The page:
Little Finlandia

Metabolism of cities and renovation of cultural heritage call for adaptable architecture. Little Finlandia is a wooden, modular temporary event facility replacing the adjacent Finlandia Hall venue spaces during their renovation 2022–2024. Afterwards, the project will serve as a temporary facility for a kindergarten or a school for the next 50 years.

Little Finlandia is located in central Helsinki Töölönlahti area, recomposing a public living room in the heart of the city. The critical architectural element of the project are its 95 load-bearing Scots pine columns. On the park side, a colonnade formed by the trunks establishes the public nature of the building and acts as an allegory for a forest margin. The cafe with its generous terrace enjoy the best views towards the bay. The transparent façade connects the interior with the public space providing views towards the culturally valuable landscape of Töölönlahti. The spatial program consists of four acoustically separable venue spaces and a lobby that can be connected to accommodate events of various sizes up to a thousand guests. On the back side, a separate gallery space allows for spatially flexible usage with windows dimensioned for refit into entrances in future use.

Boreal forests have acted as the muse for Finnish artists and architecture ever since national romanticism and continue to provide renewable resources for sustainable low-carbon construction. The project honours the architectural heritage of Finnish forest and brings it to the contemporary context by dispersing the line between the built and the environment. Supporting the distinct identity of the trees, the calm inner mass creates a background for their strict grid through the minimalist rectangular silhouette. The expressive colonnade establishes a connection between the southern side of the park with the Töölönlahti bay. Characterised by the series of monumental cultural buildings and long views, the Töölönlahti bay area welcomes the low-scale architecture with focus on the individual citizen’s perspective. The design originates from the student competition at Aalto University design studio and was developed by the three students further into a realised public building. Aim for a minimal environmental footprint and spatial adaptability directed material choices through the process.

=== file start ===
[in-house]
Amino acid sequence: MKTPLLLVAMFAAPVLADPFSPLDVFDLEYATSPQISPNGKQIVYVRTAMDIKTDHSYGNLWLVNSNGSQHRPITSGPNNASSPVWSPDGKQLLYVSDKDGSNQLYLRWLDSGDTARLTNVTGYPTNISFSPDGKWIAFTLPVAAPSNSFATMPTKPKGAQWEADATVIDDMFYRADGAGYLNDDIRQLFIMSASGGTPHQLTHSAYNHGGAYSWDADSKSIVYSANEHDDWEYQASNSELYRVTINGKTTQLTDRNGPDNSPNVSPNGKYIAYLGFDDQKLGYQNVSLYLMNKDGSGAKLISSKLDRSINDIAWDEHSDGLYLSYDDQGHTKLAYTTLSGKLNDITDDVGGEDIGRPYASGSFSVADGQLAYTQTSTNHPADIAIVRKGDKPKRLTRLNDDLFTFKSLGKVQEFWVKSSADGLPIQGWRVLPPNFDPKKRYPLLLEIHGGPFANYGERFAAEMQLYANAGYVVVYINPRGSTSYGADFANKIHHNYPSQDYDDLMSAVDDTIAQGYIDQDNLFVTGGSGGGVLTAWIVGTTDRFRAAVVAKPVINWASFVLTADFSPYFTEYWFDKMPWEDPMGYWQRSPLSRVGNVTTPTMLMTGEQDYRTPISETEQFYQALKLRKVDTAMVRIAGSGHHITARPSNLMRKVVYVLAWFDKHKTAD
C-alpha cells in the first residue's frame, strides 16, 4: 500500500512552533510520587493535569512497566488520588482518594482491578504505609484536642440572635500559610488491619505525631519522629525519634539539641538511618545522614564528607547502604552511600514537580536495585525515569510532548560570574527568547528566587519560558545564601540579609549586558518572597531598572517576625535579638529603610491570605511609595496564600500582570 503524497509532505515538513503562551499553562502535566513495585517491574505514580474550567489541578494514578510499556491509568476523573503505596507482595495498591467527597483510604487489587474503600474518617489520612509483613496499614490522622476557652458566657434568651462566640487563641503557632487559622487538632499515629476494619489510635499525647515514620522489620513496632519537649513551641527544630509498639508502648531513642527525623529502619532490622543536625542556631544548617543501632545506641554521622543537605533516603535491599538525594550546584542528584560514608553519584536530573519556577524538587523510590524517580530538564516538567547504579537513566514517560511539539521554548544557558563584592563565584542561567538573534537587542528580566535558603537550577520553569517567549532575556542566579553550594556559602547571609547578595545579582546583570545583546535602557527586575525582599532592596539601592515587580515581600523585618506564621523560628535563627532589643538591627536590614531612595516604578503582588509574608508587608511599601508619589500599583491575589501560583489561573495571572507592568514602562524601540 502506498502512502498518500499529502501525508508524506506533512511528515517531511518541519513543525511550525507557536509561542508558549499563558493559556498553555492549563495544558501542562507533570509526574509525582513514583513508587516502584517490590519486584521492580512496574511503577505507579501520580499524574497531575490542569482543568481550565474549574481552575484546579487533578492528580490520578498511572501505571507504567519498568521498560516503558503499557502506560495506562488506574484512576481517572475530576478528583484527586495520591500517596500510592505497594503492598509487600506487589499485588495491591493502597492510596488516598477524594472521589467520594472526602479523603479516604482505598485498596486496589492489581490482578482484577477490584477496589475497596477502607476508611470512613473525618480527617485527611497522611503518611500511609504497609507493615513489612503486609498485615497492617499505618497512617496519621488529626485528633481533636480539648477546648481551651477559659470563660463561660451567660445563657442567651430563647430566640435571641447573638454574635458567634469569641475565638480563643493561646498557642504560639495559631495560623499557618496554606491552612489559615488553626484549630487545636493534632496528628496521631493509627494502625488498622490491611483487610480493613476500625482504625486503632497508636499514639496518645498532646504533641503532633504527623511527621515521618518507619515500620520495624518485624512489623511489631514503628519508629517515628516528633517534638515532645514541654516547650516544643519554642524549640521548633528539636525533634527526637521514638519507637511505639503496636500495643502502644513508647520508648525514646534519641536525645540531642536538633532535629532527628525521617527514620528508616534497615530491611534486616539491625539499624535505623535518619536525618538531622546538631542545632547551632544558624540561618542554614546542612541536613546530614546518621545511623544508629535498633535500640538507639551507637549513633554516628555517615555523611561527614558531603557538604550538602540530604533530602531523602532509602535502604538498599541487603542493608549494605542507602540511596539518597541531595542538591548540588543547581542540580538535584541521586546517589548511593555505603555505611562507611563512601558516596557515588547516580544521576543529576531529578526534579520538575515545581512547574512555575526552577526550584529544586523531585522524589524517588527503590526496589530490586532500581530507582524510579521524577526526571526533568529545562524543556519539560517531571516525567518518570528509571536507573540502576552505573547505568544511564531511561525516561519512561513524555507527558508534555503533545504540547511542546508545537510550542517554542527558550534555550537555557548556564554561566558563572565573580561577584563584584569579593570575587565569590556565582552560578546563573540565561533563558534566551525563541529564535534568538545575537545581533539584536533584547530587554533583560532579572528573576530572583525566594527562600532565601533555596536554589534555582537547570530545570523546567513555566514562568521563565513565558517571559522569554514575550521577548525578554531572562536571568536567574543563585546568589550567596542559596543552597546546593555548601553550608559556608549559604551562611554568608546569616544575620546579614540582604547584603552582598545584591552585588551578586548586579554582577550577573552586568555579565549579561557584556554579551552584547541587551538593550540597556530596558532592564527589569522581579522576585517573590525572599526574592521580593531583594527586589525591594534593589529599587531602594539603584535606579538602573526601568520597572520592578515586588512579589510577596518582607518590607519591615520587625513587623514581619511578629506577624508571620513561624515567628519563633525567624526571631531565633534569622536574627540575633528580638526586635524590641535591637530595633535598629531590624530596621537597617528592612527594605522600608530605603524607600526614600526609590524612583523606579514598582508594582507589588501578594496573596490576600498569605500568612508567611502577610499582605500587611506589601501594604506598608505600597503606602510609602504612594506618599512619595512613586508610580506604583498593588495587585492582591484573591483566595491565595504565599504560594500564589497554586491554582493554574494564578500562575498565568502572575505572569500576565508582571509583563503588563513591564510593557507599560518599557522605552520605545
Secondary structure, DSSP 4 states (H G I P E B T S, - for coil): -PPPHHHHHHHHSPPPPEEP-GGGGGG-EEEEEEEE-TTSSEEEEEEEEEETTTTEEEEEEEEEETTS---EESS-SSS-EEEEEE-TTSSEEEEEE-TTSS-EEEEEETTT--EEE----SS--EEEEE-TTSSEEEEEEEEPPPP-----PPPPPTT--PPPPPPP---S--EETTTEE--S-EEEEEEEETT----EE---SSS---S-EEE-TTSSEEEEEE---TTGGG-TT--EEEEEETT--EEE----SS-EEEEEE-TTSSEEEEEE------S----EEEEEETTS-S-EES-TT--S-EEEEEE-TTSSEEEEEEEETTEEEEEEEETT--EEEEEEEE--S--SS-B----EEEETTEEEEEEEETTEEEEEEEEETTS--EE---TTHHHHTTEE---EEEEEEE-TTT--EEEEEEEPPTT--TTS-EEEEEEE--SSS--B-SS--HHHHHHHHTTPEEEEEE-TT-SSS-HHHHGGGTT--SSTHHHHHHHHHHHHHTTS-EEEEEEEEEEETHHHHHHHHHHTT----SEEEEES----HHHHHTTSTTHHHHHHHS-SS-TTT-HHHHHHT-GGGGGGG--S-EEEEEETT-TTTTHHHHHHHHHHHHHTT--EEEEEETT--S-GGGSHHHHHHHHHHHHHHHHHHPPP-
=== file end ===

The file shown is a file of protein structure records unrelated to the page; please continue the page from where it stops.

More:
The project is constructed from pine columns, cross-laminated timber panels, laminated veneer lumber hollow-core slabs and glue laminated timber beams. To reduce the duration of the works, the construction uses prefabricated modules. That will allow flexible reconfiguration for future plots. The transportable modules and joints designed for disassembly pilot new paths for modern construction. The building system avoids material wastage. Scots pine’s tip logs have a lot of branches and are generally seen as poor building material and are therefore used for paper production or as energy wood. By keeping the wood structure intact, the trees became long-term load-bearing parts of the building. The pines were felled during spring into thick snow without damaging the branches, and pressure washed in the beginning of sap flow season to effortlessly dispose of the bark. The trunks were further documented to a millimetre’s precision based on the direction and the shapes of the branches allowing to retain the distinctive shapes of the pines without obstruction building technology. Through careful design, the architecture manages to incorporate the feeling of a forest.